Wednesday, 30 January 2013

One step forward...two back

Today I spent removing the various dry fitted components off the hull - forefoot filler, keel filler and outer stem.

I roughly shaped up the deadwood to match both the lead keel and the boats keel.  It looks ok but the angle of the deadwood where it supports the lead keel seems more acute than that of the lead keel - so I am not altogether sure if I have to do quite a bit more trimming off the "top" of the deadwoods.

More curiously, the keel filler which goes between the keel and the lead keel is curved, having been made by laminating to the shape of the outer keel on the hull.  The corresponding part on the lead keel is however straight - so I presume I have to plane down the keel filler straight   Fair enough...but on closer inspection, that will mean in fact removing all of the keel filler in the centre to attain a straight line from one end of the filler to the other.  That in itself is probably not such a huge issue, but it does make me wonder if the keel on my boat is more curved that the designer planned...

Here's the keel filler - it looks like a tuning fork!
Keel Filler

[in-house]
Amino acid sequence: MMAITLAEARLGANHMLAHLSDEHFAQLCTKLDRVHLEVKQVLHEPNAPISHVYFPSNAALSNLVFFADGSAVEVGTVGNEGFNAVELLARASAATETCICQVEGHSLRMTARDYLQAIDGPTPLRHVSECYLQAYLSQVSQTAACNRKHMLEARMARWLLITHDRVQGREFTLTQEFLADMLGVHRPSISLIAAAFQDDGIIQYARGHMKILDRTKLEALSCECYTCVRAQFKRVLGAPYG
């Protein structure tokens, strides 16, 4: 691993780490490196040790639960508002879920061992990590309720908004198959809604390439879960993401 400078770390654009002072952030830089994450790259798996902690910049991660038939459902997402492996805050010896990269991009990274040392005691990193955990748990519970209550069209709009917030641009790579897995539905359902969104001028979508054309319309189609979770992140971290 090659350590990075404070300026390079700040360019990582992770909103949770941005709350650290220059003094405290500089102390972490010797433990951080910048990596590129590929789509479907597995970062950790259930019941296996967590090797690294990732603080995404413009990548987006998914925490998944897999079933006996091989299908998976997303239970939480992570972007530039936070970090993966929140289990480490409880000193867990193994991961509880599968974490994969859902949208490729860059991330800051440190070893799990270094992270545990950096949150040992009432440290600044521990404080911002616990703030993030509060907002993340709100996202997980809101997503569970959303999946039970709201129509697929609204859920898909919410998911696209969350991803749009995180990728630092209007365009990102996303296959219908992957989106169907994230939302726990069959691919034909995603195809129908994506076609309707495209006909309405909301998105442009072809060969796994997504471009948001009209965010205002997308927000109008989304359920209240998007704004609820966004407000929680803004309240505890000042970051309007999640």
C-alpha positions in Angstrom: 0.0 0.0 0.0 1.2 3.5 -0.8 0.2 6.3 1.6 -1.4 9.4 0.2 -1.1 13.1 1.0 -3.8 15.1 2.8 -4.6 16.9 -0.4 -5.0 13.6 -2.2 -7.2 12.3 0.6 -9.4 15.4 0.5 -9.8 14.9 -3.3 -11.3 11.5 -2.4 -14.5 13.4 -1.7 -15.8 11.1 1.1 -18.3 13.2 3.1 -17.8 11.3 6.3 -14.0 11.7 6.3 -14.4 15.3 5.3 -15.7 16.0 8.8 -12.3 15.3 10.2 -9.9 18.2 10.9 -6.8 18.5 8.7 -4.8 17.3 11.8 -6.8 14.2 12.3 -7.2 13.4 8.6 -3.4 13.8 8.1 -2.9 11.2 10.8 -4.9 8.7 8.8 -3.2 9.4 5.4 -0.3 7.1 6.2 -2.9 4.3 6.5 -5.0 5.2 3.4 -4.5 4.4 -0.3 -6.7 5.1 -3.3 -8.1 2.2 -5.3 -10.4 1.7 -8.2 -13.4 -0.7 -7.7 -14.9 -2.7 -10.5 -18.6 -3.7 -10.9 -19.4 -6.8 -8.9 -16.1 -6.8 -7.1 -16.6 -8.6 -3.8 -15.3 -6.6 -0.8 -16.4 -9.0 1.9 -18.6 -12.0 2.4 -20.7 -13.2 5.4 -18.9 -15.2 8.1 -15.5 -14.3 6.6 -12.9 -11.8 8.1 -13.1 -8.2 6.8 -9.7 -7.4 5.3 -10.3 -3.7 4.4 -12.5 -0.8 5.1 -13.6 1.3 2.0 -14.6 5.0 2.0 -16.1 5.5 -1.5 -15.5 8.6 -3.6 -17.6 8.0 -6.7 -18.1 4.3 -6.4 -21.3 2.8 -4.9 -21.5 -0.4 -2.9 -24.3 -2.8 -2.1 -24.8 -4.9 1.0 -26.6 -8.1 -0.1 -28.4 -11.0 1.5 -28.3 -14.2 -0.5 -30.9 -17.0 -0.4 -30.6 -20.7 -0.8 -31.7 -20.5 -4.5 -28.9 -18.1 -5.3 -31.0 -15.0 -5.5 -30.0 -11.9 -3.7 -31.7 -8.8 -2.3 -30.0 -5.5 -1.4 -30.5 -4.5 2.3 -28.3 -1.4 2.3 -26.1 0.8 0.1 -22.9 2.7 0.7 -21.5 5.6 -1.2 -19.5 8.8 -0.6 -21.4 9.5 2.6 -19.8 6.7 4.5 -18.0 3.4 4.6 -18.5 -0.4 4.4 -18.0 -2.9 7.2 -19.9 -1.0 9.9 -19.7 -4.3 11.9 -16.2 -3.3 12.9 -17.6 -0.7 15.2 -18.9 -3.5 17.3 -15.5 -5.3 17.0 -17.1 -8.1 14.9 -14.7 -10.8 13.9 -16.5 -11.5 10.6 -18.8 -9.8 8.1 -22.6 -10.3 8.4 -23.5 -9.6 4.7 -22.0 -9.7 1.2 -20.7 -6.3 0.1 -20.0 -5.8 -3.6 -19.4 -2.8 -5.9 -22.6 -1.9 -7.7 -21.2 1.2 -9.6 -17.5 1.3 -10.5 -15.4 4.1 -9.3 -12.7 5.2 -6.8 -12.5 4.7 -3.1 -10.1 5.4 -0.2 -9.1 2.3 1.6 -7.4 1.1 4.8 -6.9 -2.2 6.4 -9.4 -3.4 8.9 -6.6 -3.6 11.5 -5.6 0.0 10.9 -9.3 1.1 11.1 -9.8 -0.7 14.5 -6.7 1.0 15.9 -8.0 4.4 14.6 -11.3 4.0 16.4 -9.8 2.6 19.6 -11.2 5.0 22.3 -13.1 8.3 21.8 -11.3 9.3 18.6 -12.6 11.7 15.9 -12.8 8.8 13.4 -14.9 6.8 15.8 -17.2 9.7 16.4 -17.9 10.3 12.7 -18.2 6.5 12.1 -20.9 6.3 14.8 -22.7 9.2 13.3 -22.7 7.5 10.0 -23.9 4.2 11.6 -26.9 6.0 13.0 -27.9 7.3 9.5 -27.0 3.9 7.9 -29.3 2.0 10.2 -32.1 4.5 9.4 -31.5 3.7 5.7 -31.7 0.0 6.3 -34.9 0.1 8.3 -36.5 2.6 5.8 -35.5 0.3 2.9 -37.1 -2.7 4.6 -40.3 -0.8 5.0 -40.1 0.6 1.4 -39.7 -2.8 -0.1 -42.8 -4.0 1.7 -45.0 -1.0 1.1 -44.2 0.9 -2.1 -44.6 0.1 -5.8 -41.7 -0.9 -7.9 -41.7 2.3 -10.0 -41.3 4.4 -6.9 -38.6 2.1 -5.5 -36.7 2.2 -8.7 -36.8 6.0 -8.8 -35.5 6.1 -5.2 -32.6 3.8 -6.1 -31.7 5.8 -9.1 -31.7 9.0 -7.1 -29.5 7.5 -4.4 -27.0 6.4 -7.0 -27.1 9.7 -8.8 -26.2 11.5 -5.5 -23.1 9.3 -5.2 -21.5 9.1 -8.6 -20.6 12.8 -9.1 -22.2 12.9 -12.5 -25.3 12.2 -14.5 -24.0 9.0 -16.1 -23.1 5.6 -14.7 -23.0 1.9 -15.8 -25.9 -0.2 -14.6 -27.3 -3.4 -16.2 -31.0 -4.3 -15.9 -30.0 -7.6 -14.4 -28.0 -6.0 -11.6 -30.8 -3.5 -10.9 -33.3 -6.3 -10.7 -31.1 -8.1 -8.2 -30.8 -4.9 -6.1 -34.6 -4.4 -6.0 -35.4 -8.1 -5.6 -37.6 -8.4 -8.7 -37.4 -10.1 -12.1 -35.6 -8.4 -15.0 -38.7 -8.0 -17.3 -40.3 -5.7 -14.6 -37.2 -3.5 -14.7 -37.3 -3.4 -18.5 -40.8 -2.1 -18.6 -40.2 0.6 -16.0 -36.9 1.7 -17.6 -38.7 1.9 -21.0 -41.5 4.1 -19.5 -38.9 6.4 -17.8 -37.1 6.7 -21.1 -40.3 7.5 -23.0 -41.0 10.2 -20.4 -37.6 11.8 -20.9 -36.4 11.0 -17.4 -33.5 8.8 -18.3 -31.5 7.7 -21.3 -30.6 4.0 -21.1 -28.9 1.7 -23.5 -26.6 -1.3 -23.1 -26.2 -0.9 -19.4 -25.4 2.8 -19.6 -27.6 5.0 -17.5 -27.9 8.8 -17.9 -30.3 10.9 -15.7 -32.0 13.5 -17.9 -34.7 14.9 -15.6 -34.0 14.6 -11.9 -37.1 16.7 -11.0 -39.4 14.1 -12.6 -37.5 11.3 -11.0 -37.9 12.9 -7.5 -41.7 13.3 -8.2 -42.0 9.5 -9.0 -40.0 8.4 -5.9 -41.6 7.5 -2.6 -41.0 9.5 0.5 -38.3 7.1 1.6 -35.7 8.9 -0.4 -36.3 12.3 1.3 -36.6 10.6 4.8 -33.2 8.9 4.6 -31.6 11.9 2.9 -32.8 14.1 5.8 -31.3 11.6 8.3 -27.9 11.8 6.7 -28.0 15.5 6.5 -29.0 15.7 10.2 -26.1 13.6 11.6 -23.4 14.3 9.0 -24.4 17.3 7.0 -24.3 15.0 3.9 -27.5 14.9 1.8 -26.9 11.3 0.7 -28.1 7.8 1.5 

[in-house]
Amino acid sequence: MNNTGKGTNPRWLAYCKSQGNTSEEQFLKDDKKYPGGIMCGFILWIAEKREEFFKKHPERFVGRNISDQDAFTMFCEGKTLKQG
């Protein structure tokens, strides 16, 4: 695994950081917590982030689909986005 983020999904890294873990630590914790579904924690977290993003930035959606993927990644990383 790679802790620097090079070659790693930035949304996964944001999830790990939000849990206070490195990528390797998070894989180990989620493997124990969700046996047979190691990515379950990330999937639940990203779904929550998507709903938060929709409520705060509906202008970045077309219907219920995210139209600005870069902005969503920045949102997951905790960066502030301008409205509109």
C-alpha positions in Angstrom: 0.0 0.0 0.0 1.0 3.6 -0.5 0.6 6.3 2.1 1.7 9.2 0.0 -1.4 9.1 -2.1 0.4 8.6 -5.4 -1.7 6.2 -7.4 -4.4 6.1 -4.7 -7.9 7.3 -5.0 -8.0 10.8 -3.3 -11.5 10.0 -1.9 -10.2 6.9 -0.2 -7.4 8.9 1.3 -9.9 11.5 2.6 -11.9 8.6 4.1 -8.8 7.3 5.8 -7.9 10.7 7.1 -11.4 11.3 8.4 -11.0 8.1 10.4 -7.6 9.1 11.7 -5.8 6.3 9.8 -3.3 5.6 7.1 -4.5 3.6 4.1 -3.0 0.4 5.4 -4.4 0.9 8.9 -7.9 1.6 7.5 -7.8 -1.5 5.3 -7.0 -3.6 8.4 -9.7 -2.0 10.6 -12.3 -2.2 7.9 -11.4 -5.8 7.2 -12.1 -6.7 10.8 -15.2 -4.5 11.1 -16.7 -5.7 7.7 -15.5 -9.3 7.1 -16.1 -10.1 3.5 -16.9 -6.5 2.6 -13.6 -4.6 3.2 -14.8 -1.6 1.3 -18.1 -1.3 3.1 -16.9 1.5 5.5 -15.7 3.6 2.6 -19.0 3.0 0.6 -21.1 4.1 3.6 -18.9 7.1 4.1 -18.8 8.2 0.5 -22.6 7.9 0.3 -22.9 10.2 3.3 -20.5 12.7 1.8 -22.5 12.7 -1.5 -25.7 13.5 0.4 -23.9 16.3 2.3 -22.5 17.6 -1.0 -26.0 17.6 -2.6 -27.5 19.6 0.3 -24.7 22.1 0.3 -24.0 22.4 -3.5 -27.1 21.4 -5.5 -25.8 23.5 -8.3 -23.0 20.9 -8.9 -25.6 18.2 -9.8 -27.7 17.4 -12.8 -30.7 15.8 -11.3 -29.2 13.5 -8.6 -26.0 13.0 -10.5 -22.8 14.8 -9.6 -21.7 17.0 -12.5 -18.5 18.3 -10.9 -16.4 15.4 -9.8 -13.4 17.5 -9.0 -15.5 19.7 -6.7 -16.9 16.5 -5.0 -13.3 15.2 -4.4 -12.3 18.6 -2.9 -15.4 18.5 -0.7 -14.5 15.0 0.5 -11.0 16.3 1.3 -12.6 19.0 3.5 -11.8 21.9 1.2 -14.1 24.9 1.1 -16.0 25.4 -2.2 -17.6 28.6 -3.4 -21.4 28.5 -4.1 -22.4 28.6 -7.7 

Keel filler sitting on its position on top (underneath) the lead keel
When I took this off the keel and placed it on the lead keel you can see that there is quite a mis-match so I am pondering what is the best solution.  The gap at the ends is deeper than the section of the keel filler.  Alternatively I suppose I can build up the shape in the keel filler by adding new "wedges" to flatten out one side of the keel filler. 

Am I over-thinking this?  Comments Please!

1 comment:

  1. Its hard to work it out from this distance. Not being familiar with the boat or the plans its difficult to proffer any advice other than phone the designer for help.
    When I was taught Surveying a long long time ago, our instructors told us to work from the whole to the part, and it took me years to work out what they meant. If you've got a number of components which are only roughly finished and then you loosely assemble them then the result might not look quite right.
    If you can establish what the end result (the whole) should be like, you can then see where you are trying to get to.
    I've had a look at the study plans, is it possible to establish the straight line of the very lowest part of the keel on the building jig using battens and a line, then work back from there? I doubt if you could have gone far wrong its probably just a serious of minor misalignments. Good Luck!